WWE is 'treating COVID like it's a sneeze' as Wrestlemania carries on, says sports writer
Annual megashow Wrestlemania set to take place this weekend in an empty arena
World Wrestling Entertainment (WWE) is facing criticism for continuing to produce and air its pro wrestling shows, even as the COVID-19 pandemic has closed theatres and shuttered sports leagues around the world.
Sports writer Ian Williams attributes the decision to go ahead with Wrestlemania, WWE's annual supershow, this weekend to the WWE chairman's unrelenting "the show must go on" ethos.
"Vince McMahon is a famously eccentric person, and he's pretty domineering. I think that he represents one of the last real large companies in North America where everything is beholden to one person's whims," Williams told Day 6 host Brent Bambury.
"Famously, he hates it when people sneeze around him … because it represents kind of a loss of control. … And what it seems like is that he's treating COVID like it's a sneeze. And that hasn't sat well with all the pro wrestlers in the company."
Wrestlemania changes locations as stars pull out
Wrestlemania 36 was scheduled to be held this weekend in Tampa's Raymond James Stadium — a venue with capacity for upwards of 65,000 attendees.
Now, instead of a live open-air extravaganza, it will air in two parts on Saturday and Sunday with a sparse crew and roster of wrestlers, primarily shot in the WWE Performance Center, the company's Orlando-based training facility.
In recent weeks, a handful of major stars scheduled for matches have reportedly been pulled from the show.
Roman Reigns, who was billed to face Bill Goldberg for one of the company's top championships, confirmed via social media that he removed himself from the match.
Reigns, real name Joseph Anoaʻi, is a two-time survivor of leukemia, and spent part of 2018 and 2019 to undergo treatment for the disease.
In an interview with Sports Illustrated, WWE's chief brand officer Stephanie McMahon said working during the pandemic "is all voluntary," and supported individuals' decisions to drop out if they feel uncomfortable.
She added that no one with a temperature of over 38 C is allowed into the Performance Center, "pandemic cleaning" is performed every night, and all shows are being taped "in waves" to limit the number of people on site at a time.
Williams says even with the minimum number of people on site, the WWE can only do so much to protect the cast and crew from the risk of infection.
"They're trying to be careful, but I just don't know how careful they can be when you have not just, you know, two to four people in close proximity with one another [in the ring], but ... there's probably another 30 camera crews and tech and stuff like that," he said.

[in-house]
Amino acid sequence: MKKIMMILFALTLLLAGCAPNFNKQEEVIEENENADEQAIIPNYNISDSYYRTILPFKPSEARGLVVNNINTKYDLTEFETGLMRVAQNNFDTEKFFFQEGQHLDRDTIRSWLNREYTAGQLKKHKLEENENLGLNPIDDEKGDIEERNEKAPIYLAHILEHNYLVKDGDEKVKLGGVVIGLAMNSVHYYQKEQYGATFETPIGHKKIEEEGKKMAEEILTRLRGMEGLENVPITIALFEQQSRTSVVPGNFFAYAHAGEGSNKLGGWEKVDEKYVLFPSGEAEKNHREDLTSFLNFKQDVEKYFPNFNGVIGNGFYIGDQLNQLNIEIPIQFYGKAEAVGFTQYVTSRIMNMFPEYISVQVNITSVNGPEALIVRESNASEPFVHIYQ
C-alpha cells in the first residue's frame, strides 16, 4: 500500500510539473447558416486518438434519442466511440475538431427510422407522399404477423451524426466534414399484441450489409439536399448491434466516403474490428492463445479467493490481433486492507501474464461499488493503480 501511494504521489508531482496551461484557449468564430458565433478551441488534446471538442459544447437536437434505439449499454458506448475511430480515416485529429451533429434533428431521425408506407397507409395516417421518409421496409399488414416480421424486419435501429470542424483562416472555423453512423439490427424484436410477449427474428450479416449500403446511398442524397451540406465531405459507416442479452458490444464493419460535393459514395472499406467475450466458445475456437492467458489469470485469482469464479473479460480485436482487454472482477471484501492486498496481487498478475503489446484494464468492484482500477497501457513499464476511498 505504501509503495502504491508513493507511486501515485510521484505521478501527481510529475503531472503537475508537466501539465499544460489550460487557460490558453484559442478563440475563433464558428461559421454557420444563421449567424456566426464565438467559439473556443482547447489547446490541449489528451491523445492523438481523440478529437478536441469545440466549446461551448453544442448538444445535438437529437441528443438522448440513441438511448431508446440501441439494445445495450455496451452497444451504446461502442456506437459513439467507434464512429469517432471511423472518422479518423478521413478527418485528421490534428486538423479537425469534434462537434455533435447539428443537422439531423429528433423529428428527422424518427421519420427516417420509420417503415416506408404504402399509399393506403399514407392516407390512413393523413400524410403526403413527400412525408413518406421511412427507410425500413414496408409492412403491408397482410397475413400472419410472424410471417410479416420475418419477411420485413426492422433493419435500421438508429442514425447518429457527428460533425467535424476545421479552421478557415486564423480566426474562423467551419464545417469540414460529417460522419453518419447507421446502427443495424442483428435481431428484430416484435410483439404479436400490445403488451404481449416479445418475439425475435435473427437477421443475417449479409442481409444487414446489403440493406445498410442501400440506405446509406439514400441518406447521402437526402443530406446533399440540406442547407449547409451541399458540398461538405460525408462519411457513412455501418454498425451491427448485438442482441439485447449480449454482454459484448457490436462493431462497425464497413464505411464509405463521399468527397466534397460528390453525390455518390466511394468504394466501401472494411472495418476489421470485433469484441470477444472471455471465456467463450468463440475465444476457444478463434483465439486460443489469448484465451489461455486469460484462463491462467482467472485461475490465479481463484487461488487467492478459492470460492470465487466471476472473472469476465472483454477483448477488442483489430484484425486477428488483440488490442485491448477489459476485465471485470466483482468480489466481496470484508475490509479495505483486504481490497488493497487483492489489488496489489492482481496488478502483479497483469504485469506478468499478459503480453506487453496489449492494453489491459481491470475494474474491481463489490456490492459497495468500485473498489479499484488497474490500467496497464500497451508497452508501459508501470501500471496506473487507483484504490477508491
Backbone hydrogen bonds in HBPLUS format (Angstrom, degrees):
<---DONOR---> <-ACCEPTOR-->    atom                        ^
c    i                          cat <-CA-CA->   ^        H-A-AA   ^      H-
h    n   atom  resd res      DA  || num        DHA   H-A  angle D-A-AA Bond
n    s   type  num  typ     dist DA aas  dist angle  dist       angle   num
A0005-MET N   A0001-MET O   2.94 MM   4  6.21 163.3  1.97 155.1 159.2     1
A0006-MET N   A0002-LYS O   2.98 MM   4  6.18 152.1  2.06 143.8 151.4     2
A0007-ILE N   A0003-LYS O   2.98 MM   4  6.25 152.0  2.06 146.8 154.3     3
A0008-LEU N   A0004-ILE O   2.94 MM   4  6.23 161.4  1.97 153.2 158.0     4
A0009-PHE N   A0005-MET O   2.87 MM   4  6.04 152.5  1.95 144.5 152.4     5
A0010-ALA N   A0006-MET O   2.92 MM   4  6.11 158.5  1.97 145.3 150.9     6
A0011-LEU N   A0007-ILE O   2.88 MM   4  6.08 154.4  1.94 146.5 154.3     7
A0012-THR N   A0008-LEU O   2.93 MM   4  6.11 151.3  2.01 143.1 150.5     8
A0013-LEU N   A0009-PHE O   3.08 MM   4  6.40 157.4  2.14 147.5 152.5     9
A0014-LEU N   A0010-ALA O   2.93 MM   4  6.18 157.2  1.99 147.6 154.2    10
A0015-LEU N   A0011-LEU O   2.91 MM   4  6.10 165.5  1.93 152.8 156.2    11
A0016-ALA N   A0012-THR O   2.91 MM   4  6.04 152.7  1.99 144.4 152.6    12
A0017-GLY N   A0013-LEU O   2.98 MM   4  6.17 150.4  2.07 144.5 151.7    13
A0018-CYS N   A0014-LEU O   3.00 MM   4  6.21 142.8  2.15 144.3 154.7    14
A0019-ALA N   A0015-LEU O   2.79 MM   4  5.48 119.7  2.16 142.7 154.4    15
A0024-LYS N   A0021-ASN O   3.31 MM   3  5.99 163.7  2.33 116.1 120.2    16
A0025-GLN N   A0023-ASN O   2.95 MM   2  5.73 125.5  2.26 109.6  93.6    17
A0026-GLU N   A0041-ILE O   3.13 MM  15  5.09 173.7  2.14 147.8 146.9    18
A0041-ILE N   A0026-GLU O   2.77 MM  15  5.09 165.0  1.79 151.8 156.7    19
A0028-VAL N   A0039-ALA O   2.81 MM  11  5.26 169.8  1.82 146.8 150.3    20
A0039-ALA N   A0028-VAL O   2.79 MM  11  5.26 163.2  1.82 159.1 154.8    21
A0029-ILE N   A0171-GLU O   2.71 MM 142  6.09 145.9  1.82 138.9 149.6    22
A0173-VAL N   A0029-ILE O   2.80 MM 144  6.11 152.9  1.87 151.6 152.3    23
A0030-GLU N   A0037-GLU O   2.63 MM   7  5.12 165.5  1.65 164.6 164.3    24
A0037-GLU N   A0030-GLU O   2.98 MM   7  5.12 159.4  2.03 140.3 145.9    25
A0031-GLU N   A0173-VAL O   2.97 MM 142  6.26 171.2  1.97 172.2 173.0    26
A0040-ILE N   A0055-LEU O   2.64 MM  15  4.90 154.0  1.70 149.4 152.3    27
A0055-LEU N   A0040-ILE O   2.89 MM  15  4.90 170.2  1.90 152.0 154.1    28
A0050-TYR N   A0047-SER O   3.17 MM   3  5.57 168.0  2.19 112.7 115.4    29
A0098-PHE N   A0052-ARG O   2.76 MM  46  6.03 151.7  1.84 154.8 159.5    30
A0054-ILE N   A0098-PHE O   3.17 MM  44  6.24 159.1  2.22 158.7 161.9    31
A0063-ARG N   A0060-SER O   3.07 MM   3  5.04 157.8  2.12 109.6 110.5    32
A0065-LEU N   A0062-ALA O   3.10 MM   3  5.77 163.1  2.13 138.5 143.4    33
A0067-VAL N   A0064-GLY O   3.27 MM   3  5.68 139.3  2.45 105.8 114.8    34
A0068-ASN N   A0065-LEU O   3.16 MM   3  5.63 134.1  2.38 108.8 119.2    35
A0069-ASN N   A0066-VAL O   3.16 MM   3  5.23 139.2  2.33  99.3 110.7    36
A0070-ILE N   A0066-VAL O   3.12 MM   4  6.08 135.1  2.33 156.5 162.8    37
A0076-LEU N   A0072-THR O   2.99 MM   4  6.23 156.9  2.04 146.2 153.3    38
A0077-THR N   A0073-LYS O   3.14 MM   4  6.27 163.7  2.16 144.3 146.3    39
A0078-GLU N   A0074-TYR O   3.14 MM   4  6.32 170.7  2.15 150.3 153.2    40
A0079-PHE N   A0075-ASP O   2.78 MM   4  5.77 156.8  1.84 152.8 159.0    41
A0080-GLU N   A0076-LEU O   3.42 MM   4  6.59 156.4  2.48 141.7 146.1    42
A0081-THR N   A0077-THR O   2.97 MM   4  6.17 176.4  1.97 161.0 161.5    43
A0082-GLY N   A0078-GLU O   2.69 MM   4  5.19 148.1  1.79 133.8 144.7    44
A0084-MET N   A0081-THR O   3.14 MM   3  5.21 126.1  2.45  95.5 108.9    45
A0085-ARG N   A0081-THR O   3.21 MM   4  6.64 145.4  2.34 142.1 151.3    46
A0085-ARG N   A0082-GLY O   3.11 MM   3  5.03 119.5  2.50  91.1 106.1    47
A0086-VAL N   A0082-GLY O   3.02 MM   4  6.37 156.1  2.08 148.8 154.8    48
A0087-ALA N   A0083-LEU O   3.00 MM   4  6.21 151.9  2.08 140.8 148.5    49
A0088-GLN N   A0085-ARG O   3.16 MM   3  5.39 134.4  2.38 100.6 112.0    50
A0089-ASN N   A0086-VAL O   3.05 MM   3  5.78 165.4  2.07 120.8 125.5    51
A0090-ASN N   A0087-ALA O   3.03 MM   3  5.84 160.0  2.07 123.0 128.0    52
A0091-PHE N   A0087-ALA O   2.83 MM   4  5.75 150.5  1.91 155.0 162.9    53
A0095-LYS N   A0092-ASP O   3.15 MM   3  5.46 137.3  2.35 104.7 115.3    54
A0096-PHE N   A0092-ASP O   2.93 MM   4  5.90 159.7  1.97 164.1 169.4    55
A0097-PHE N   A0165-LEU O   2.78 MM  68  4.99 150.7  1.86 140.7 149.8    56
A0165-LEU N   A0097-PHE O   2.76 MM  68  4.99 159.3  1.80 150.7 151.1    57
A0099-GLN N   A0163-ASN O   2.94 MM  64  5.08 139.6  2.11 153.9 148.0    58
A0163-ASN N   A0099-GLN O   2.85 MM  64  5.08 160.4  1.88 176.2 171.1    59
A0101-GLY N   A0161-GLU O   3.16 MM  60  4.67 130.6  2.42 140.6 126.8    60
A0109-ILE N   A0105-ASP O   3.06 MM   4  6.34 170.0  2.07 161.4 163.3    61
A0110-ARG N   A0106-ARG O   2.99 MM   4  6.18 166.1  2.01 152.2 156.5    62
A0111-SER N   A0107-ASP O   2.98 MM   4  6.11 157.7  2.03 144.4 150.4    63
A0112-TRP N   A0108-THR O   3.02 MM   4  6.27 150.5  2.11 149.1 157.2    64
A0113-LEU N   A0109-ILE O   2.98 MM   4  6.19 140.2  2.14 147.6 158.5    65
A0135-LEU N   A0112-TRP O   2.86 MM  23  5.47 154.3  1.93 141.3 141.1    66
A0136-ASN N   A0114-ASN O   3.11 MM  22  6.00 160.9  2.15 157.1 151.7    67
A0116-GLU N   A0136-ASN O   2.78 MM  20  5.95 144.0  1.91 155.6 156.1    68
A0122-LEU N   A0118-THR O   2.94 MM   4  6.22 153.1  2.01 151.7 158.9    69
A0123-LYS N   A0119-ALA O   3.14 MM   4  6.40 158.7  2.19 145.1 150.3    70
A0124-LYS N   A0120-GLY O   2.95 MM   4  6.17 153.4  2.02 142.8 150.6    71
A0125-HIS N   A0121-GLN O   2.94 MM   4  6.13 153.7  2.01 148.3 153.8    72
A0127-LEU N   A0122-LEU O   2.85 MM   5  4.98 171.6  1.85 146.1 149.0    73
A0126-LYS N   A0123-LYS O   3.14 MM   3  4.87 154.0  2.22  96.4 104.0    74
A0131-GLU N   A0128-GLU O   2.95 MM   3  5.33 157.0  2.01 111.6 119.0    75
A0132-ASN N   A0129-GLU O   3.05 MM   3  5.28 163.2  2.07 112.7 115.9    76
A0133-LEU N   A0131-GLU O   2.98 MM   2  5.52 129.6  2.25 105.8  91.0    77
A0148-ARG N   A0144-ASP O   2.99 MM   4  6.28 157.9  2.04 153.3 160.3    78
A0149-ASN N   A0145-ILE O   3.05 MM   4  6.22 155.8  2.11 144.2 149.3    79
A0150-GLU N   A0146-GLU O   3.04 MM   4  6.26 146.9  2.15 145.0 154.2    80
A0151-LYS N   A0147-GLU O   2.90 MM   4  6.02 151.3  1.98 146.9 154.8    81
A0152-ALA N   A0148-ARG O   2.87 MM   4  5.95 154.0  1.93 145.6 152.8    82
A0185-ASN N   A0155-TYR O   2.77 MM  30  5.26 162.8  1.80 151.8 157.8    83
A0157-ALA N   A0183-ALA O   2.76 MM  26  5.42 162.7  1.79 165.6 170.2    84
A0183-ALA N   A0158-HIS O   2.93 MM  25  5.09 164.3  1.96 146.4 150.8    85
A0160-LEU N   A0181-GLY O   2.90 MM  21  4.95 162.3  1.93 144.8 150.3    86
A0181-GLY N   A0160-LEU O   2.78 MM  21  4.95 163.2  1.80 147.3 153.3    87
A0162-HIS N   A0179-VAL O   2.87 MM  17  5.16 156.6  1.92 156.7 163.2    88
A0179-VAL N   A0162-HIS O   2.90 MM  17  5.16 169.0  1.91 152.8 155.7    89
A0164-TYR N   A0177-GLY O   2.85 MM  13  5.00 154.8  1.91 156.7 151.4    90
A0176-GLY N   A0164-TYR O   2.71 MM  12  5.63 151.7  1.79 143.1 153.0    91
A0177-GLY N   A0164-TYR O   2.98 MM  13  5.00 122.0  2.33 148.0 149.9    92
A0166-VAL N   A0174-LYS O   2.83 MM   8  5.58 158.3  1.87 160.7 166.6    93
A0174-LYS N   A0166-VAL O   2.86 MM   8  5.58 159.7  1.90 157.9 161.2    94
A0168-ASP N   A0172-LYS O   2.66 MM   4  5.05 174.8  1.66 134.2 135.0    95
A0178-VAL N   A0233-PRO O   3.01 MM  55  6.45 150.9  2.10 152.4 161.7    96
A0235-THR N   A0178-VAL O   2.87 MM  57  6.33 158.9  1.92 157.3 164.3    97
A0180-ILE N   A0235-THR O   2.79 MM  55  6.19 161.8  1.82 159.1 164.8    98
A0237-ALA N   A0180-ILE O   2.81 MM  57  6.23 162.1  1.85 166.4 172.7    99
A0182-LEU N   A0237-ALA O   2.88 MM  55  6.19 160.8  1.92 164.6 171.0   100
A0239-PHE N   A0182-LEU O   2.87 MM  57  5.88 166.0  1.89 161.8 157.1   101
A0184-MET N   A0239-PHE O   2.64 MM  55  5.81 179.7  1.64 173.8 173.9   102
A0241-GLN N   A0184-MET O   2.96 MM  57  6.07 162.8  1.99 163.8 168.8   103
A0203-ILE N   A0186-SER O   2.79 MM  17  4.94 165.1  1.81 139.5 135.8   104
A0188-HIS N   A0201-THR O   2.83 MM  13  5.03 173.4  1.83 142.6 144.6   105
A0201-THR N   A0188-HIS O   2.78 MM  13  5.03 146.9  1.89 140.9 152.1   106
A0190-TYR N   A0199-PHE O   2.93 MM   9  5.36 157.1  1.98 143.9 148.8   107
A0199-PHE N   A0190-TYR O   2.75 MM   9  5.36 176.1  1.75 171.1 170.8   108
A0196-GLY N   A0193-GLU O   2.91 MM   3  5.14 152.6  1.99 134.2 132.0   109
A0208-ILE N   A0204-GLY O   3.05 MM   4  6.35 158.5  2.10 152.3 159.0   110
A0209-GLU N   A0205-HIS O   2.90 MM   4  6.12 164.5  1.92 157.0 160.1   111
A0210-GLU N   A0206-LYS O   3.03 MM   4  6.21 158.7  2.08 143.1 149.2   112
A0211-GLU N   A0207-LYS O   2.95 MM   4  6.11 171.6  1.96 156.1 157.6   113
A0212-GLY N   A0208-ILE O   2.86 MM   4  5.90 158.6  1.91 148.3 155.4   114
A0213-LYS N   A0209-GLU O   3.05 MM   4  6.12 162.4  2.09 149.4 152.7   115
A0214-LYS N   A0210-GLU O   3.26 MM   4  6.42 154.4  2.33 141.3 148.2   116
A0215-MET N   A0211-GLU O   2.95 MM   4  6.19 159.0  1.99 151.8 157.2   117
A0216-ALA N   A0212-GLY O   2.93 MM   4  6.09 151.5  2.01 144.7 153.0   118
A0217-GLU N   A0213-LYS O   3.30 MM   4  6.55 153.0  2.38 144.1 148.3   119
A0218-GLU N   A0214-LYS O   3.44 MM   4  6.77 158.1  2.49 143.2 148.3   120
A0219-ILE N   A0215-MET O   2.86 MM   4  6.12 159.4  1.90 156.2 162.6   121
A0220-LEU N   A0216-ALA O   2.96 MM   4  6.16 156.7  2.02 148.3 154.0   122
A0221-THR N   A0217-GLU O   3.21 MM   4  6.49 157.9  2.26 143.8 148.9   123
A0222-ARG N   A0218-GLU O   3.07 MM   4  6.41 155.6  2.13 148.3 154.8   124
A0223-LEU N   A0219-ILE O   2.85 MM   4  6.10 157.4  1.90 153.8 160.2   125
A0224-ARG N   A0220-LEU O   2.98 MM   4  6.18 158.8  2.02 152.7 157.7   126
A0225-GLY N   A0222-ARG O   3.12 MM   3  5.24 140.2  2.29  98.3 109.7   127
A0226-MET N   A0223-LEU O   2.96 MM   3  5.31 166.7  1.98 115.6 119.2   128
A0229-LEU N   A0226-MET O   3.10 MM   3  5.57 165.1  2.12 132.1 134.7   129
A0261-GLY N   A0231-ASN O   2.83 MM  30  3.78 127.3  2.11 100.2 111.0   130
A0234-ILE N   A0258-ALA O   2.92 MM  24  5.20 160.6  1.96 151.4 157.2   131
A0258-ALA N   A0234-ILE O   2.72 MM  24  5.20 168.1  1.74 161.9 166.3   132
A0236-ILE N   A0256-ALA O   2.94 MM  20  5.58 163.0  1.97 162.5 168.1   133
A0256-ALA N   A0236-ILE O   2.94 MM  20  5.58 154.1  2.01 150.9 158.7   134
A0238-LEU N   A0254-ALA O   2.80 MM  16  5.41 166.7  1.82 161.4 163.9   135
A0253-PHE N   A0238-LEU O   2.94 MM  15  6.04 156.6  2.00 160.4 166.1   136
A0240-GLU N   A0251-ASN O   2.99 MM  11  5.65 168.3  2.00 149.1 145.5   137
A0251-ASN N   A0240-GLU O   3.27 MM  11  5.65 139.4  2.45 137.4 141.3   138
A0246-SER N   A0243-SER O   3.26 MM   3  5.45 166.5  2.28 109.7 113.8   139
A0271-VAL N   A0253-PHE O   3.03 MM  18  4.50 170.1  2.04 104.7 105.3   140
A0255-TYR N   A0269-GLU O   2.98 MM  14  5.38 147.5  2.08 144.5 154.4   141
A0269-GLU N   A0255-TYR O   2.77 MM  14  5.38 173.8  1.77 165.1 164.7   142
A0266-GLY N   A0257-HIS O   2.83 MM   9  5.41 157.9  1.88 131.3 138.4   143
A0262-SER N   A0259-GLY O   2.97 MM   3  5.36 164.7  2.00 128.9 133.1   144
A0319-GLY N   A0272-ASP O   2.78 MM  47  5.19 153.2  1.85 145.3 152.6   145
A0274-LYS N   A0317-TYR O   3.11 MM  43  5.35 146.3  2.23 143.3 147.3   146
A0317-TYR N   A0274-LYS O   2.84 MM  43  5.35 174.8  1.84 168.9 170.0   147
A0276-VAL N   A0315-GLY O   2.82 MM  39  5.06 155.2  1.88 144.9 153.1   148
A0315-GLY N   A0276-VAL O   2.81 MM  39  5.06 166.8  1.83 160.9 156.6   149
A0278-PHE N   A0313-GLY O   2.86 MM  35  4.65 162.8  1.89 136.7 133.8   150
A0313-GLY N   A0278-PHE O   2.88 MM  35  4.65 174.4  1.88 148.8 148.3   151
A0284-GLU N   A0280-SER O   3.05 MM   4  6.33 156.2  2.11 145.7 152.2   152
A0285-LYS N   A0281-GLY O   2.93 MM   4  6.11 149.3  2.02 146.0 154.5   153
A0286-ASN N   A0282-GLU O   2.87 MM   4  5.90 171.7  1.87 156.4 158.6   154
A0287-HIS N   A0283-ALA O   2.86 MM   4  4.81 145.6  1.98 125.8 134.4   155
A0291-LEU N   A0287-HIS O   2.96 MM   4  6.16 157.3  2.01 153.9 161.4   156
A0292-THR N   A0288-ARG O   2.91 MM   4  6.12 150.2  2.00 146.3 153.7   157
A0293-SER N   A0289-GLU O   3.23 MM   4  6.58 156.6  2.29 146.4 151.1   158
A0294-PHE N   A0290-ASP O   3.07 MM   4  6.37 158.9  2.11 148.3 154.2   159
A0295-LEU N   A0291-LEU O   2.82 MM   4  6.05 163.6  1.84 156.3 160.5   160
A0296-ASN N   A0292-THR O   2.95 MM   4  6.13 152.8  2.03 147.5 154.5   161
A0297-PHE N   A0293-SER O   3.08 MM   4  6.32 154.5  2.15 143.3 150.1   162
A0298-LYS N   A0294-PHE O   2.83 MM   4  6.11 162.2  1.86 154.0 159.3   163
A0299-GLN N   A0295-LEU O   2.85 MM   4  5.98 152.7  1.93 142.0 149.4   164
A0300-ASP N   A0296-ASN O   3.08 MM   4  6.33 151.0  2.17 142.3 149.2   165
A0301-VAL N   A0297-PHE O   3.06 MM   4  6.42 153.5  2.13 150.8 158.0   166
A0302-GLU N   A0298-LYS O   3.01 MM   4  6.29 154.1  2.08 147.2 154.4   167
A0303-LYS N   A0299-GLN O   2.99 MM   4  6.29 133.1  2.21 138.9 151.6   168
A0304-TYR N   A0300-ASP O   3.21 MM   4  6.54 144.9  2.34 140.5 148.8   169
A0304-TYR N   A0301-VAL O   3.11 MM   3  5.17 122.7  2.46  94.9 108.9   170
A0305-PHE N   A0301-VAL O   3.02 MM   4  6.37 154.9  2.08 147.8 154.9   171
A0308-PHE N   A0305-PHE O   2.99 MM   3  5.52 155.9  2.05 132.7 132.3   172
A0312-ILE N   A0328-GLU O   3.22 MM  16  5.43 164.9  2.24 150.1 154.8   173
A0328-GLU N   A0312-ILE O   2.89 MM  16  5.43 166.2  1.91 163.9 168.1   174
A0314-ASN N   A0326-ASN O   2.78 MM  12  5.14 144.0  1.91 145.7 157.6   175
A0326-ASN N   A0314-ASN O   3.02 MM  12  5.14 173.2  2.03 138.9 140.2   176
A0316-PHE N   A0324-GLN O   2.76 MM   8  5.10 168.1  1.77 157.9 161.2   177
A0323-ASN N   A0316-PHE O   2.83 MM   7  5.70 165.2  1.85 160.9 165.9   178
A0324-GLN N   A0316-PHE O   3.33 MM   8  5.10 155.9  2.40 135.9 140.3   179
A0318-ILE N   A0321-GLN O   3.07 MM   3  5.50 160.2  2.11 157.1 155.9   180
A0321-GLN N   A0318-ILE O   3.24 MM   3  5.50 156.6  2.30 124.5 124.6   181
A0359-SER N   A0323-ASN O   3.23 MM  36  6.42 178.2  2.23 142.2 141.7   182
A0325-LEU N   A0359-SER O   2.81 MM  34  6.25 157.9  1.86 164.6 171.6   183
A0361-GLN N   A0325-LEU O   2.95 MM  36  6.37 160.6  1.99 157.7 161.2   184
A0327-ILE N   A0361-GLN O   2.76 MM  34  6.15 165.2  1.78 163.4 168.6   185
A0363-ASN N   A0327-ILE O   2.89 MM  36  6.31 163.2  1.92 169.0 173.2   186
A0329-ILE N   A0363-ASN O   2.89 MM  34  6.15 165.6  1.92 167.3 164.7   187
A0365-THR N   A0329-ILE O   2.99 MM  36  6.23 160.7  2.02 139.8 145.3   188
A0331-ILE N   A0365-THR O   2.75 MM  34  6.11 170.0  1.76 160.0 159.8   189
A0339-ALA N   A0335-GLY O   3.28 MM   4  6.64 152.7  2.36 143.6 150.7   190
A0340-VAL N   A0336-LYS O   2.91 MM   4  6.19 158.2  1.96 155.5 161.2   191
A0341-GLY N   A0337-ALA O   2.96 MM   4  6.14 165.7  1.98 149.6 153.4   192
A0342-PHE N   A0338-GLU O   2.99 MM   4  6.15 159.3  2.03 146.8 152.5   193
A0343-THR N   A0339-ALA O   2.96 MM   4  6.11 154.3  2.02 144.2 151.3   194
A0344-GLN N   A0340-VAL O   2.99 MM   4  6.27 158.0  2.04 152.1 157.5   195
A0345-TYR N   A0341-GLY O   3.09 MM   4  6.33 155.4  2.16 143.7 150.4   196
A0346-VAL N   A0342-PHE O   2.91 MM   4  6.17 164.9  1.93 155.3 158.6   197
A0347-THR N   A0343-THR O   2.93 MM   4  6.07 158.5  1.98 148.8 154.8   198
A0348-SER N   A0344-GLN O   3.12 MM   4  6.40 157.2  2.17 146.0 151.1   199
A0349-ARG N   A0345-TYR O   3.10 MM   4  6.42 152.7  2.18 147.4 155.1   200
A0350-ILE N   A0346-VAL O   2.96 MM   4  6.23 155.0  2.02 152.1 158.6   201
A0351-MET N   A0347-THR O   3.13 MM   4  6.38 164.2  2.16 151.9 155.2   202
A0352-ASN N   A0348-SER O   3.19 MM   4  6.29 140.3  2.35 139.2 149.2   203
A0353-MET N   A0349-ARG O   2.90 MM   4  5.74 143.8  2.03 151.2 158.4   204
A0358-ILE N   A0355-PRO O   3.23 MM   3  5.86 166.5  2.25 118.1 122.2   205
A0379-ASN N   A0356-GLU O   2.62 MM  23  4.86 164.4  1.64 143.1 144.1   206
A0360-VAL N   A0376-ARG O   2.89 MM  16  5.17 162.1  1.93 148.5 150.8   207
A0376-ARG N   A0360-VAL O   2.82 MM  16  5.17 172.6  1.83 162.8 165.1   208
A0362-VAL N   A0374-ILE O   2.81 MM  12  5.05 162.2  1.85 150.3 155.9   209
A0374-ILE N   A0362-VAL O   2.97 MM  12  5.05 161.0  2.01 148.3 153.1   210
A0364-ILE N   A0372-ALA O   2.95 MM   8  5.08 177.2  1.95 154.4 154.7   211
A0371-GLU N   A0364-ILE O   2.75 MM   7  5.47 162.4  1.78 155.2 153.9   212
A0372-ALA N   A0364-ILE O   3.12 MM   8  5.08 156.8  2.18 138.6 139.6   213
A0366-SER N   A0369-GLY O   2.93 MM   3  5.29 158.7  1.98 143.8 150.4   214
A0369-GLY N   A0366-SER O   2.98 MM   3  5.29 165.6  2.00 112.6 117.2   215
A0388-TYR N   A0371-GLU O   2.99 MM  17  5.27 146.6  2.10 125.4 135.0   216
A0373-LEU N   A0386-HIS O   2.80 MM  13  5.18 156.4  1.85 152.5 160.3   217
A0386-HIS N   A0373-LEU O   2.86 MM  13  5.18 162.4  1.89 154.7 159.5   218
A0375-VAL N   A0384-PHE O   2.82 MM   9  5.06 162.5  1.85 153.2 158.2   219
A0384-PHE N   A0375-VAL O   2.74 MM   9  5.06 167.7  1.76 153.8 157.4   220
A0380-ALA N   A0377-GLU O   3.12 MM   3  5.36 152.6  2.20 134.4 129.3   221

"So it could be bad if even one person gets infected."
Wrestling leans into the theatrical
WWE and competitor All Elite Wrestling (AEW) are already airing their weekly shows without an audience, as wrestlers can be heard shouting and jeering at each other during their matches in lieu of fans to do it for them.
The matches are weird enough, says Williams, but interview segments — that help build anticipation for planned matches without giving it all away ahead of Wrestlemania itself — have taken on what he calls "a surreal quality."
the coronavirus emptying the stadiums and turned professional wrestling's high-octane zaniness into a taut and terrifyingly tense Beckett play <a href="https://t.co/mev27EWiDR">https://t.co/mev27EWiDR</a>—@meakoopa
In a recent segment, crossover star John Cena confronted Bray Wyatt, a children's puppet show host who wrestles as a killer clown alter-ego called The Fiend. Wyatt's speech took an eerie tenor with the absence of crowd noise.
Meanwhile, AEW has taken more experimental liberties, including using camera tricks to simulate wrestler Matt Hardy "teleporting" through the empty stands while Canadian ring veteran Chris Jericho argues with Hardy's pet drone.
"Pro wrestling is more akin to a carnival show or a circus act than it is a straight athletic competition," Williams explained.
"And that interplay with the crowd really drives the wrestlers on. What I've been able to watch of the past few weeks of pro wrestling without the audience has been a little off."
As a very different Wrestlemania looms, he's preparing for "two days of pure, strange, surreal, audience-less pro wrestling," the likes of which haven't been seen before at this scale.
Written by Jonathan Ore. Interview produced by Yamri Taddese.
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